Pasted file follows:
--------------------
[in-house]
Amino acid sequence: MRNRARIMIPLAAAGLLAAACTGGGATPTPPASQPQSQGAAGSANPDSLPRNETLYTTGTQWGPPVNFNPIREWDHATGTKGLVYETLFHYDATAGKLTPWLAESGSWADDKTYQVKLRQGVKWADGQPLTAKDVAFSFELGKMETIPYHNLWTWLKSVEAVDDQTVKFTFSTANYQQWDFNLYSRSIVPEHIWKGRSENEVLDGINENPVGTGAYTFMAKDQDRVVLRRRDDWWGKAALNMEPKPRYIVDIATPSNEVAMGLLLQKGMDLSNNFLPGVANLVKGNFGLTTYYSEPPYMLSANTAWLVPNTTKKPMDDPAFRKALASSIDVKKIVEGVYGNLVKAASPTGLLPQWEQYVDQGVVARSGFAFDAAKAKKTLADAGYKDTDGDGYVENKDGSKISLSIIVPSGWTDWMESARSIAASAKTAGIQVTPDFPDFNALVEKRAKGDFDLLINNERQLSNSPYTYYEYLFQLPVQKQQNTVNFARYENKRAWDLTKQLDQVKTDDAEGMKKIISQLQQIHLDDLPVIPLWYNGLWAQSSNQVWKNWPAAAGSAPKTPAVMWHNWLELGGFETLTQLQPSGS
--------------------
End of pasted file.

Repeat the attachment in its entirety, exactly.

[in-house]
Amino acid sequence: MRNRARIMIPLAAAGLLAAACTGGGATPTPPASQPQSQGAAGSANPDSLPRNETLYTTGTQWGPPVNFNPIREWDHATGTKGLVYETLFHYDATAGKLTPWLAESGSWADDKTYQVKLRQGVKWADGQPLTAKDVAFSFELGKMETIPYHNLWTWLKSVEAVDDQTVKFTFSTANYQQWDFNLYSRSIVPEHIWKGRSENEVLDGINENPVGTGAYTFMAKDQDRVVLRRRDDWWGKAALNMEPKPRYIVDIATPSNEVAMGLLLQKGMDLSNNFLPGVANLVKGNFGLTTYYSEPPYMLSANTAWLVPNTTKKPMDDPAFRKALASSIDVKKIVEGVYGNLVKAASPTGLLPQWEQYVDQGVVARSGFAFDAAKAKKTLADAGYKDTDGDGYVENKDGSKISLSIIVPSGWTDWMESARSIAASAKTAGIQVTPDFPDFNALVEKRAKGDFDLLINNERQLSNSPYTYYEYLFQLPVQKQQNTVNFARYENKRAWDLTKQLDQVKTDDAEGMKKIISQLQQIHLDDLPVIPLWYNGLWAQSSNQVWKNWPAAAGSAPKTPAVMWHNWLELGGFETLTQLQPSGS